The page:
In 2010, Edelyn and Peter Yhip adopted twin boys, Ben and John, from Taiwan. The boys were 1-year-old at the time of their adoption. The Yhips were not told of Ben’s chronic health concerns that included multi-day hospitalizations and recurring infections. However, once in the U.S. and even without medical records from Taiwan, the Yhips sought continuous medical help for Ben who exhibited many medical abnormalities and was eventually put on a feeding tube, without any diagnoses. In November 2011, Ben was hospitalized and diagnosed with failure to thrive. At that time, bone scans showed abnormalities.
Then in April 2012, Ben stopped breathing at home. He was almost 3-years-old. Mrs. Yhip made a frantic 9-1-1 call and paramedics arrived and intubated an unresponsive Ben. At the hospital, bone scans showed unchanged abnormalities suggesting a genetic condition and the neurosurgeon opined Ben had suffered a stroke that caused his collapse and subdural hematoma. Ben was put on life support and arrangements were made for organ donation.
However, based on intracranial findings commonly associated with shaken baby syndrome or abusive head trauma, the autopsy reported the cause of death as blunt force trauma. No skull fracture, soft tissue swelling, or major bruising was visible – all common with this type of injury. The report also suggested the bone abnormalities were fractures, indicative of abuse.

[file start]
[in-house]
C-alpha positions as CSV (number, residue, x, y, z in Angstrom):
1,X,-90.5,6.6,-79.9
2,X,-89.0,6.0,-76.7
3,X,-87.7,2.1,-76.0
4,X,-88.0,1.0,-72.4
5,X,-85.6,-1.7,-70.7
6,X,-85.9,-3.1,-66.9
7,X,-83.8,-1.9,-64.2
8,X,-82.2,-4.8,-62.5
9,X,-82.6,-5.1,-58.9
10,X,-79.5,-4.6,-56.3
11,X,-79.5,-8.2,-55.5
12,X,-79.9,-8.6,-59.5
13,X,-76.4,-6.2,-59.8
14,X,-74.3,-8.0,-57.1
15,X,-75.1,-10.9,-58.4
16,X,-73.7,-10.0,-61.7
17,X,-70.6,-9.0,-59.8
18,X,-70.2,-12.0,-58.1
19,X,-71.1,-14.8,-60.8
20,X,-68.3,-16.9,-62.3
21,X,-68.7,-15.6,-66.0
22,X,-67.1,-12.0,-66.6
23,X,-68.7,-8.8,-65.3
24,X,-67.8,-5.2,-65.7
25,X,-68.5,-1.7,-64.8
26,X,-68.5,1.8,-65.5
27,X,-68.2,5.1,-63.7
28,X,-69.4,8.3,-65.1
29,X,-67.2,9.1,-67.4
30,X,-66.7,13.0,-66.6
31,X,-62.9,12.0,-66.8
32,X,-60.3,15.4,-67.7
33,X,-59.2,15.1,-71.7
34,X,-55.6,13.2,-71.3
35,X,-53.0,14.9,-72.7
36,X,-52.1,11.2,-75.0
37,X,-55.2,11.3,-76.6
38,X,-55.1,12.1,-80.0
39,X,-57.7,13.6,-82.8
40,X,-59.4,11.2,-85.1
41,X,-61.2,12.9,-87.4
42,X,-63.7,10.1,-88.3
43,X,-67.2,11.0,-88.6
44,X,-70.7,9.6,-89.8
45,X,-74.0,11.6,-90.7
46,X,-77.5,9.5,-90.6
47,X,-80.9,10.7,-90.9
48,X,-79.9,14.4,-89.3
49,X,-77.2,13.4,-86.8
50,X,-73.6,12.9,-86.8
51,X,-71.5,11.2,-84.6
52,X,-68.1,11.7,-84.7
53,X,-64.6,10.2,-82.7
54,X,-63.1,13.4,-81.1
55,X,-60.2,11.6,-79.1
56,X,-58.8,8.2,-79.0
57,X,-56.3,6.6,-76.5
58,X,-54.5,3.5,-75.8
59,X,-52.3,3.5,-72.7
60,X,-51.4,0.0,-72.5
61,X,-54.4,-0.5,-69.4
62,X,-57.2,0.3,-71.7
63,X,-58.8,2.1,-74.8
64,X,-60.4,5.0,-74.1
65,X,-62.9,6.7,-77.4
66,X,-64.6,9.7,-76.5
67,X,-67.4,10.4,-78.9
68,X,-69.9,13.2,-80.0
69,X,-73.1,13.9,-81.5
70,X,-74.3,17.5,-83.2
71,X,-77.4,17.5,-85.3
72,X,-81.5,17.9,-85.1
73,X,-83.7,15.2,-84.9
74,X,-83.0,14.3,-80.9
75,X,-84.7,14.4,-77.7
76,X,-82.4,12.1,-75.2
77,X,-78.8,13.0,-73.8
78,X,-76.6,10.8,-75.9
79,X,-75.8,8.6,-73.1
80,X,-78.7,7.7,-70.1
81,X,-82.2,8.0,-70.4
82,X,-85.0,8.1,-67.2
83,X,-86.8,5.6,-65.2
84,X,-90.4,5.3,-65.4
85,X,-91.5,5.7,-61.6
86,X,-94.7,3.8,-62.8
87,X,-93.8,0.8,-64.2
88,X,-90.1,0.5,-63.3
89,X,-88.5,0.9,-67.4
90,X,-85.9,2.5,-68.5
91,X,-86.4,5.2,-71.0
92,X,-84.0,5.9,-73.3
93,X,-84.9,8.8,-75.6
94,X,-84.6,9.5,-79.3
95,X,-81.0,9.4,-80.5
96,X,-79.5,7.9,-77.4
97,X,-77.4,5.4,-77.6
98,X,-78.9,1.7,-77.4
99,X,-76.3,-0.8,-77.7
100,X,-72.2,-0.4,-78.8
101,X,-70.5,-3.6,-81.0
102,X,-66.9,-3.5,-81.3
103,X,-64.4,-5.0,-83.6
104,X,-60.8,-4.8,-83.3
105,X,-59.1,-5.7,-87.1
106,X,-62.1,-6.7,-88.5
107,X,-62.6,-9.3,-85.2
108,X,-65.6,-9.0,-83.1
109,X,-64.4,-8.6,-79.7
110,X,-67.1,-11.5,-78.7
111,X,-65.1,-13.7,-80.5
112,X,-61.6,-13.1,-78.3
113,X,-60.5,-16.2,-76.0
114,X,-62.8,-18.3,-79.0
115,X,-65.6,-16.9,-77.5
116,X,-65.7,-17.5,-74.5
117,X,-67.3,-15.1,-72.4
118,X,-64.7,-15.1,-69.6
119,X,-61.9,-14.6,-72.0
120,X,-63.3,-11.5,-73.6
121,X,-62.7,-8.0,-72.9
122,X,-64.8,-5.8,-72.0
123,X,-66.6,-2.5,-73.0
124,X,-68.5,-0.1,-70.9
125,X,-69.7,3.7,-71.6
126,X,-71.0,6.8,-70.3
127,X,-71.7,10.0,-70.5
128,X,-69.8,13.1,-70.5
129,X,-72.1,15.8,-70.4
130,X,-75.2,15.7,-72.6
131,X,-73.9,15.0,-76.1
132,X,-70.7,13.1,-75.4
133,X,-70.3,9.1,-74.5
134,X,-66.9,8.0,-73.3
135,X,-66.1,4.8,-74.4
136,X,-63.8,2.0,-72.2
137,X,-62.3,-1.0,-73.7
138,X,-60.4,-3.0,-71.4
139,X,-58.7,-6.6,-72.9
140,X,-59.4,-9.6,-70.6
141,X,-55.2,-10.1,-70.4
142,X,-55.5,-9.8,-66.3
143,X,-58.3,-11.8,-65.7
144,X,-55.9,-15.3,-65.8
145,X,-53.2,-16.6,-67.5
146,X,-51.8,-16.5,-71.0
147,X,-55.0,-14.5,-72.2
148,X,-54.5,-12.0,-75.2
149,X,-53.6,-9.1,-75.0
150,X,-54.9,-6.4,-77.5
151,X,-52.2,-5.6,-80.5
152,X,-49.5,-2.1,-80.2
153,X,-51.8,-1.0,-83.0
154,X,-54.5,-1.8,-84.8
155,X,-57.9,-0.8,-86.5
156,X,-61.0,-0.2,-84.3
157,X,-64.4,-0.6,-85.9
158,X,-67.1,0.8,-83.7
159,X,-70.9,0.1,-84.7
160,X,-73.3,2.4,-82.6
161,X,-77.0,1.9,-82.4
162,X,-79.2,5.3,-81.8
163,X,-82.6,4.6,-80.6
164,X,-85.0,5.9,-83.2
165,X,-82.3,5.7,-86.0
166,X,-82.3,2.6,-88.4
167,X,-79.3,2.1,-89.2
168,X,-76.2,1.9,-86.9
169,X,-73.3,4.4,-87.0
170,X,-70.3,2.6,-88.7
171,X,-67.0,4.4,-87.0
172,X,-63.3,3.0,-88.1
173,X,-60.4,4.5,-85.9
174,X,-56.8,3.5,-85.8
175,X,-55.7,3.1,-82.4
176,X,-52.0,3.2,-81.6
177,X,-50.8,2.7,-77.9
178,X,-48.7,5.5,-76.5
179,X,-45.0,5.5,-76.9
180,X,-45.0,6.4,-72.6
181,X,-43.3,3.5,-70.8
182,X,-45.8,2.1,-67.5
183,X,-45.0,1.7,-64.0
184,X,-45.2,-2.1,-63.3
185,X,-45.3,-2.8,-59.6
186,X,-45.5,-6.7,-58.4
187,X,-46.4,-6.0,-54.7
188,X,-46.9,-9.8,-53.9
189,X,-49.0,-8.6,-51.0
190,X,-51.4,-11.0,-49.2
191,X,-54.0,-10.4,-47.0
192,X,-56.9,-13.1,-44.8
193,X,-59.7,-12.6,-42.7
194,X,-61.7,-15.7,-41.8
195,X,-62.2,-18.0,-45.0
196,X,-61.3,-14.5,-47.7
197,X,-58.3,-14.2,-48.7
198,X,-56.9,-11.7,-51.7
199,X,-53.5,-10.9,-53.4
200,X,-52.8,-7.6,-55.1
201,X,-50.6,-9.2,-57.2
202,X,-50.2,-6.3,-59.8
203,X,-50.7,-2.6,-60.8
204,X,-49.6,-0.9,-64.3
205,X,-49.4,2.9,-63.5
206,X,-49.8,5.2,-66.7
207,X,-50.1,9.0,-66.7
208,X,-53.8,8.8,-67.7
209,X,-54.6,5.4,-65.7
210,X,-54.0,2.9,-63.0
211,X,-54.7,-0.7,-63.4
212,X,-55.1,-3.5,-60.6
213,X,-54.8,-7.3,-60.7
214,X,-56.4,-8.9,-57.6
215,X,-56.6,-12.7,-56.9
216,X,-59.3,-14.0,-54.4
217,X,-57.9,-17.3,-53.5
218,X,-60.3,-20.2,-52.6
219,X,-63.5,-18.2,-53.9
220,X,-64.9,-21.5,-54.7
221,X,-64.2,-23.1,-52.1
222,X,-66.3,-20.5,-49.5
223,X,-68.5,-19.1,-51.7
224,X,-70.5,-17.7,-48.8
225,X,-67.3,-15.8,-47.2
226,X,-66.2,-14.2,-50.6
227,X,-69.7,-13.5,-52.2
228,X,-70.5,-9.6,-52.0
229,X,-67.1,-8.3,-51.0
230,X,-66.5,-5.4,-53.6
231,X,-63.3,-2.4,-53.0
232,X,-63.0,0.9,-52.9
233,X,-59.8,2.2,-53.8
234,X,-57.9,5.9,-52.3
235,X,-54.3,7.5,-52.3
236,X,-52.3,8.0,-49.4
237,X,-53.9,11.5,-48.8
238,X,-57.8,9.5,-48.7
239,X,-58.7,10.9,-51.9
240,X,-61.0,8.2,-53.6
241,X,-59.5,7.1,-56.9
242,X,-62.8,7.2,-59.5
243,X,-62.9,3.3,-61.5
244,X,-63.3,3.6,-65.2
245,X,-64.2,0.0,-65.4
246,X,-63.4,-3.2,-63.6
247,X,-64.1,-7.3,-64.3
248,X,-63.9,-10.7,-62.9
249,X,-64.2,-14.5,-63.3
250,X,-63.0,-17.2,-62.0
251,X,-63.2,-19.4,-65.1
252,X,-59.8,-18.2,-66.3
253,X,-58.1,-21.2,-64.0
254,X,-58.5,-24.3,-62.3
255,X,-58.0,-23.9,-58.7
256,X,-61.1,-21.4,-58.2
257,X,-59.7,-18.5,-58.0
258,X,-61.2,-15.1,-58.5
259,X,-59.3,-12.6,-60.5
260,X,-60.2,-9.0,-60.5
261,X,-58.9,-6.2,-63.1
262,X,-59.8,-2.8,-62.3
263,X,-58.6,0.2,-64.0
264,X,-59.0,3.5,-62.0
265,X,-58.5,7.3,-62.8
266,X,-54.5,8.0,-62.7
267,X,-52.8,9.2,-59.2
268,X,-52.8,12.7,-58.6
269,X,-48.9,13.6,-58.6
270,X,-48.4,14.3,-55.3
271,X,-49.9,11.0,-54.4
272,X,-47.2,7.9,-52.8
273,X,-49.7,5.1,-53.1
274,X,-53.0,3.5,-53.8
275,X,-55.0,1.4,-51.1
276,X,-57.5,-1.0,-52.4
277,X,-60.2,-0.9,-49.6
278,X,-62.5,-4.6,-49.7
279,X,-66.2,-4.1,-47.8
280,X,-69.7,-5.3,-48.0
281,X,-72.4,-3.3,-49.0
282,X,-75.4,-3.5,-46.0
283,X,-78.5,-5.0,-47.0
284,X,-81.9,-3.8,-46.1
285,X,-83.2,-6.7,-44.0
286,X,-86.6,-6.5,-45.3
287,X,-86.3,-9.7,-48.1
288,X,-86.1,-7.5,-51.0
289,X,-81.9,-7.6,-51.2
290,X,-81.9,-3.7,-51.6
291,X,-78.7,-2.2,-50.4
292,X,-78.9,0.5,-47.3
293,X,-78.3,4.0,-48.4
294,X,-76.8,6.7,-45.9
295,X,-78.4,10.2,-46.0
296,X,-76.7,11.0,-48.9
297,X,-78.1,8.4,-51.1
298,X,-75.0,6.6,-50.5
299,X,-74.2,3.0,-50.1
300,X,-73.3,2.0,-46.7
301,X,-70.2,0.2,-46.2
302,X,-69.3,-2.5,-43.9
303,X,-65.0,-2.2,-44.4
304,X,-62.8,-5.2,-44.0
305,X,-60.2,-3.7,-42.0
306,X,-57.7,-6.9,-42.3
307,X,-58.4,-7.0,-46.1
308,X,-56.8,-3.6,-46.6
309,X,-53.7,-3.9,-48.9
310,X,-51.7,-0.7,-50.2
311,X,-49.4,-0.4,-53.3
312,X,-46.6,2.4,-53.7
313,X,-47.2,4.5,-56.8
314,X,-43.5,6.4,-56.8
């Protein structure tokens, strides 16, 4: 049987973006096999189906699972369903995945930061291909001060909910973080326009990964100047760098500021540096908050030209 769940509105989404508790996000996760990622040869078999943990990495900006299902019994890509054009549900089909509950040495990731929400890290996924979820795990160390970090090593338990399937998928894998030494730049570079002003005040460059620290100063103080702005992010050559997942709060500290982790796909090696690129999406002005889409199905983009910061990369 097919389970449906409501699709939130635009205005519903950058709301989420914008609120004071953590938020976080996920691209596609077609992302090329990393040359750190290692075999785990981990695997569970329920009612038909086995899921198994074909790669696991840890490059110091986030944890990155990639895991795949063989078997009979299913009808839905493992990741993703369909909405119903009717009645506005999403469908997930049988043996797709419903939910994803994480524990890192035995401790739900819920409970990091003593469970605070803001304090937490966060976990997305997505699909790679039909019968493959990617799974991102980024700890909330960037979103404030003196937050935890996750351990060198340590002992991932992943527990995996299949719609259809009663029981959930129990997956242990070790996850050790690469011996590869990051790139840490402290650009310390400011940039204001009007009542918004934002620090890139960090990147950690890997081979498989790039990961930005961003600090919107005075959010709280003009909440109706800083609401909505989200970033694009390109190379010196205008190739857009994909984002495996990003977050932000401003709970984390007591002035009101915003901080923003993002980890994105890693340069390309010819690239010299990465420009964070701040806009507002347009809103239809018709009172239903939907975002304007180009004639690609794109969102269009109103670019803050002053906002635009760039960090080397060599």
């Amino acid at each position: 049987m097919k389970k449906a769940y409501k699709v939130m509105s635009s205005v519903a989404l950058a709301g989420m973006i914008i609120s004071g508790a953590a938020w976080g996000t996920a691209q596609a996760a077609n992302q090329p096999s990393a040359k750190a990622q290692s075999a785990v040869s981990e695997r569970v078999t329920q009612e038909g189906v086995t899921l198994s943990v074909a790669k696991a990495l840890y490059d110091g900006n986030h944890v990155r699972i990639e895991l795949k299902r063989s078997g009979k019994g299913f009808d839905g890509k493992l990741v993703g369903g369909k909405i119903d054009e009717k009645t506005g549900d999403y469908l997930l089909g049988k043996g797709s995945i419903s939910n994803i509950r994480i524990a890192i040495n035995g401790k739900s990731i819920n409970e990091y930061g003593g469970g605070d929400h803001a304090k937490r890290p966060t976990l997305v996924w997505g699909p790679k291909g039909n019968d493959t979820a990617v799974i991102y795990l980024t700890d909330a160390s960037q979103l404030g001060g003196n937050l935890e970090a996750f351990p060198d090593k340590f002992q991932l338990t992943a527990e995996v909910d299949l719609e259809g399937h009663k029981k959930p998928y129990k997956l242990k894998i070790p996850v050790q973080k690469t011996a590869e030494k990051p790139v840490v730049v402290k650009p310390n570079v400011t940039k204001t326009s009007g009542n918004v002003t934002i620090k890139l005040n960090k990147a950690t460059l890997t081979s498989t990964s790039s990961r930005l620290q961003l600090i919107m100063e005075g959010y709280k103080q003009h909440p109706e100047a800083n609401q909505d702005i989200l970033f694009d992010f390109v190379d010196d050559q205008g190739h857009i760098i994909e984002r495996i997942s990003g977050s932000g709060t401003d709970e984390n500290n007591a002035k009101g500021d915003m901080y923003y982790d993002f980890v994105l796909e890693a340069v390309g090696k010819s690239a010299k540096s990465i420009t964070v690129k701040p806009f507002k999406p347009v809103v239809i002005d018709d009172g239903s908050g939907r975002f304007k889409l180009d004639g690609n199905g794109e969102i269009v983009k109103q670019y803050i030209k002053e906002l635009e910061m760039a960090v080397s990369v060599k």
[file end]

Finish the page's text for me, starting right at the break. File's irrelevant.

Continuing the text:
Because of this, Mr. and Mrs. Yhip were charged with murder and arrested. Both were released on bail. Their 2 children were taken away.
In 2012-2013, the dependency court held a hearing on whether the Yhips should have custody of their other children. Defense experts reported that bone abnormalities were consistent with a medical condition, and that Ben had an infection that caused him to have stroke and collapse. Ultimately, the court found that there was substantial evidence showing Ben had died from infection and stroke, that the Yhips had always sought appropriate care for their child, and that there was no evidence of any criminal behavior. The Yhips’ children returned home.
Between 2013 and 2016, motions were made to the Superior Court, the Court of Appeal, and the CA Supreme Court, arguing the criminal case should be dismissed in light of the dependency court’s order and findings that Ben had died from illness. All motions were denied. Then in 2017, the DA consulted with another medical expert who reported in January of 2018 that she saw evidence of an infection running throughout Ben’s nervous system and thromboses (clots) in various places in the body, suggesting underlying medical conditions that caused his death.
By July 2018, the defense team gathered more expert reports on the question of infection vs. trauma, articles showing that a stroke can lead to a hematoma in children, and details on metabolic bone disease. After reviewing this additional information, the DA decided to drop all charges.